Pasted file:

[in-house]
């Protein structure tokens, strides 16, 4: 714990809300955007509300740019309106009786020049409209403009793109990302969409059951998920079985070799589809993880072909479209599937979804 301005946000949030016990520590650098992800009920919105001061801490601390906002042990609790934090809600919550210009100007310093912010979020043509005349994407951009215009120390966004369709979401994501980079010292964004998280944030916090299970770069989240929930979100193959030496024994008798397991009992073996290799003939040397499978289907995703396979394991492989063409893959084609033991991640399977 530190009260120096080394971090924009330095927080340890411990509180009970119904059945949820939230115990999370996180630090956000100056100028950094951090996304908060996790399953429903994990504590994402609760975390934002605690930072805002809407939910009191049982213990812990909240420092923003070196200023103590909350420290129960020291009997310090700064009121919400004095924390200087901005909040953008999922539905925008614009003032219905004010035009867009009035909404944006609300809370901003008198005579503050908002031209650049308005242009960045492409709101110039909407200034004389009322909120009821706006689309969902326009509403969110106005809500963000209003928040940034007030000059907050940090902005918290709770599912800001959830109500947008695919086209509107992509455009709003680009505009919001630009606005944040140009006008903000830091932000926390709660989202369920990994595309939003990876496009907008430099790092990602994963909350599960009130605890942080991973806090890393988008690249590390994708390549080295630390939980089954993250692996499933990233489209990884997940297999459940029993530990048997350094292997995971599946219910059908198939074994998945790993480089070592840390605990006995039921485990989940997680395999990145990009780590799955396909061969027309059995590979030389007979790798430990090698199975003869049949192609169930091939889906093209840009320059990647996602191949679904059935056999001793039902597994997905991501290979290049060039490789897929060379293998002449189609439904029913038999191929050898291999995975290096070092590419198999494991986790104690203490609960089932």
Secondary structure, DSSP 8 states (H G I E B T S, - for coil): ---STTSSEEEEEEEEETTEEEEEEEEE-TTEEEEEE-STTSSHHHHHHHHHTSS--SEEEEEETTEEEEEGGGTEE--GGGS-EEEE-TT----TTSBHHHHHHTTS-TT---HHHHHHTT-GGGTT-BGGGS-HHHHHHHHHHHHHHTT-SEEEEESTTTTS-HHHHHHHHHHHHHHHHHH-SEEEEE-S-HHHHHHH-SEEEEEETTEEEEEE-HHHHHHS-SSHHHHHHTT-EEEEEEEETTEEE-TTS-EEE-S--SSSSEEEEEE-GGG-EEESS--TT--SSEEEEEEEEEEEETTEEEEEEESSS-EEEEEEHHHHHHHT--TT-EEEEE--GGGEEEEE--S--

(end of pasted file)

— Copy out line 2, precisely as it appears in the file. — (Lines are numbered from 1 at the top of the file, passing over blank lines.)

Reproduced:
């Protein structure tokens, strides 16, 4: 714990809300955007509300740019309106009786020049409209403009793109990302969409059951998920079985070799589809993880072909479209599937979804 301005946000949030016990520590650098992800009920919105001061801490601390906002042990609790934090809600919550210009100007310093912010979020043509005349994407951009215009120390966004369709979401994501980079010292964004998280944030916090299970770069989240929930979100193959030496024994008798397991009992073996290799003939040397499978289907995703396979394991492989063409893959084609033991991640399977 530190009260120096080394971090924009330095927080340890411990509180009970119904059945949820939230115990999370996180630090956000100056100028950094951090996304908060996790399953429903994990504590994402609760975390934002605690930072805002809407939910009191049982213990812990909240420092923003070196200023103590909350420290129960020291009997310090700064009121919400004095924390200087901005909040953008999922539905925008614009003032219905004010035009867009009035909404944006609300809370901003008198005579503050908002031209650049308005242009960045492409709101110039909407200034004389009322909120009821706006689309969902326009509403969110106005809500963000209003928040940034007030000059907050940090902005918290709770599912800001959830109500947008695919086209509107992509455009709003680009505009919001630009606005944040140009006008903000830091932000926390709660989202369920990994595309939003990876496009907008430099790092990602994963909350599960009130605890942080991973806090890393988008690249590390994708390549080295630390939980089954993250692996499933990233489209990884997940297999459940029993530990048997350094292997995971599946219910059908198939074994998945790993480089070592840390605990006995039921485990989940997680395999990145990009780590799955396909061969027309059995590979030389007979790798430990090698199975003869049949192609169930091939889906093209840009320059990647996602191949679904059935056999001793039902597994997905991501290979290049060039490789897929060379293998002449189609439904029913038999191929050898291999995975290096070092590419198999494991986790104690203490609960089932």